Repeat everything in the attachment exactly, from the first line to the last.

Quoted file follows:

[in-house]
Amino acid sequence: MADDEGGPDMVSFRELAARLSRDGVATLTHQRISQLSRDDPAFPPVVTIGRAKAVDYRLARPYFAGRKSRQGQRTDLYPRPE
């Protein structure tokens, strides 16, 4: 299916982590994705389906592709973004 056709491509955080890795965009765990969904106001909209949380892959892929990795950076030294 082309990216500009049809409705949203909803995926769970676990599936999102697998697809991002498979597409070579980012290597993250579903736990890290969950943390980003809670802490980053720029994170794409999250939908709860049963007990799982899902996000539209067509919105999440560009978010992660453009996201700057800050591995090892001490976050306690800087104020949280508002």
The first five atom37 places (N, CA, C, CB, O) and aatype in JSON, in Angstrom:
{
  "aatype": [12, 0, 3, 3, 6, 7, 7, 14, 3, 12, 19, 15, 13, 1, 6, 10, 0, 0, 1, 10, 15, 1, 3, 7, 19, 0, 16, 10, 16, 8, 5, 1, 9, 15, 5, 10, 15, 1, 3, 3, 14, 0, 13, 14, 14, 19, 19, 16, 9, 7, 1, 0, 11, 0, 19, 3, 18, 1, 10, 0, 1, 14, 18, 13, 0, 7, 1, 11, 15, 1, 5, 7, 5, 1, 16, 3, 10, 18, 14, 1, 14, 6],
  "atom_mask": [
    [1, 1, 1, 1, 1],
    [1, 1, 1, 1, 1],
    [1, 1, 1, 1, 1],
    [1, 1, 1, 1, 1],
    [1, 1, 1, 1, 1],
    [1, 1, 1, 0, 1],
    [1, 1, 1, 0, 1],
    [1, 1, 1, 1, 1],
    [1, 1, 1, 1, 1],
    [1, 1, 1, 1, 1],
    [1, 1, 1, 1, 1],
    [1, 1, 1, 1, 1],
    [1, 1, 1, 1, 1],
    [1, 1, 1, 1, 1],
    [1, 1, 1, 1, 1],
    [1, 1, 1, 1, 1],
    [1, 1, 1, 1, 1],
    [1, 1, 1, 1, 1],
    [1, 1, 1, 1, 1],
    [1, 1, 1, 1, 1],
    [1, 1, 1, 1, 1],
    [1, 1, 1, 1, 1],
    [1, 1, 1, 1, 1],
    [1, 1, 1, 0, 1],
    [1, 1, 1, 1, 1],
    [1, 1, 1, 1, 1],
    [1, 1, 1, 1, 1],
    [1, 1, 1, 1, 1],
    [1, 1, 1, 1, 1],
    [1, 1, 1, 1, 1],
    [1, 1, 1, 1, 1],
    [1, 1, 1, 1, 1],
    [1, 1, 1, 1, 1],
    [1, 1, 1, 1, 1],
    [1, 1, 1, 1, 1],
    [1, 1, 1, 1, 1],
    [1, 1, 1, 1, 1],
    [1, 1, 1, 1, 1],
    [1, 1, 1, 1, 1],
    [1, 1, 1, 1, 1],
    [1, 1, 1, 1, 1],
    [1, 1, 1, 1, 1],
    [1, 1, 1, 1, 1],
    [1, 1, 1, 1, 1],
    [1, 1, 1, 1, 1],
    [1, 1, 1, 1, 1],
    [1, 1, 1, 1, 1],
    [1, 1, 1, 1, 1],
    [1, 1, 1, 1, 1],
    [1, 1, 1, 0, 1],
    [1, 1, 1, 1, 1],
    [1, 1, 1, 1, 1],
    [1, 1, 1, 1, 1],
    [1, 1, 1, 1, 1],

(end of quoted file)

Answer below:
[in-house]
Amino acid sequence: MADDEGGPDMVSFRELAARLSRDGVATLTHQRISQLSRDDPAFPPVVTIGRAKAVDYRLARPYFAGRKSRQGQRTDLYPRPE
């Protein structure tokens, strides 16, 4: 299916982590994705389906592709973004 056709491509955080890795965009765990969904106001909209949380892959892929990795950076030294 082309990216500009049809409705949203909803995926769970676990599936999102697998697809991002498979597409070579980012290597993250579903736990890290969950943390980003809670802490980053720029994170794409999250939908709860049963007990799982899902996000539209067509919105999440560009978010992660453009996201700057800050591995090892001490976050306690800087104020949280508002």
The first five atom37 places (N, CA, C, CB, O) and aatype in JSON, in Angstrom:
{
  "aatype": [12, 0, 3, 3, 6, 7, 7, 14, 3, 12, 19, 15, 13, 1, 6, 10, 0, 0, 1, 10, 15, 1, 3, 7, 19, 0, 16, 10, 16, 8, 5, 1, 9, 15, 5, 10, 15, 1, 3, 3, 14, 0, 13, 14, 14, 19, 19, 16, 9, 7, 1, 0, 11, 0, 19, 3, 18, 1, 10, 0, 1, 14, 18, 13, 0, 7, 1, 11, 15, 1, 5, 7, 5, 1, 16, 3, 10, 18, 14, 1, 14, 6],
  "atom_mask": [
    [1, 1, 1, 1, 1],
    [1, 1, 1, 1, 1],
    [1, 1, 1, 1, 1],
    [1, 1, 1, 1, 1],
    [1, 1, 1, 1, 1],
    [1, 1, 1, 0, 1],
    [1, 1, 1, 0, 1],
    [1, 1, 1, 1, 1],
    [1, 1, 1, 1, 1],
    [1, 1, 1, 1, 1],
    [1, 1, 1, 1, 1],
    [1, 1, 1, 1, 1],
    [1, 1, 1, 1, 1],
    [1, 1, 1, 1, 1],
    [1, 1, 1, 1, 1],
    [1, 1, 1, 1, 1],
    [1, 1, 1, 1, 1],
    [1, 1, 1, 1, 1],
    [1, 1, 1, 1, 1],
    [1, 1, 1, 1, 1],
    [1, 1, 1, 1, 1],
    [1, 1, 1, 1, 1],
    [1, 1, 1, 1, 1],
    [1, 1, 1, 0, 1],
    [1, 1, 1, 1, 1],
    [1, 1, 1, 1, 1],
    [1, 1, 1, 1, 1],
    [1, 1, 1, 1, 1],
    [1, 1, 1, 1, 1],
    [1, 1, 1, 1, 1],
    [1, 1, 1, 1, 1],
    [1, 1, 1, 1, 1],
    [1, 1, 1, 1, 1],
    [1, 1, 1, 1, 1],
    [1, 1, 1, 1, 1],
    [1, 1, 1, 1, 1],
    [1, 1, 1, 1, 1],
    [1, 1, 1, 1, 1],
    [1, 1, 1, 1, 1],
    [1, 1, 1, 1, 1],
    [1, 1, 1, 1, 1],
    [1, 1, 1, 1, 1],
    [1, 1, 1, 1, 1],
    [1, 1, 1, 1, 1],
    [1, 1, 1, 1, 1],
    [1, 1, 1, 1, 1],
    [1, 1, 1, 1, 1],
    [1, 1, 1, 1, 1],
    [1, 1, 1, 1, 1],
    [1, 1, 1, 0, 1],
    [1, 1, 1, 1, 1],
    [1, 1, 1, 1, 1],
    [1, 1, 1, 1, 1],
    [1, 1, 1, 1, 1],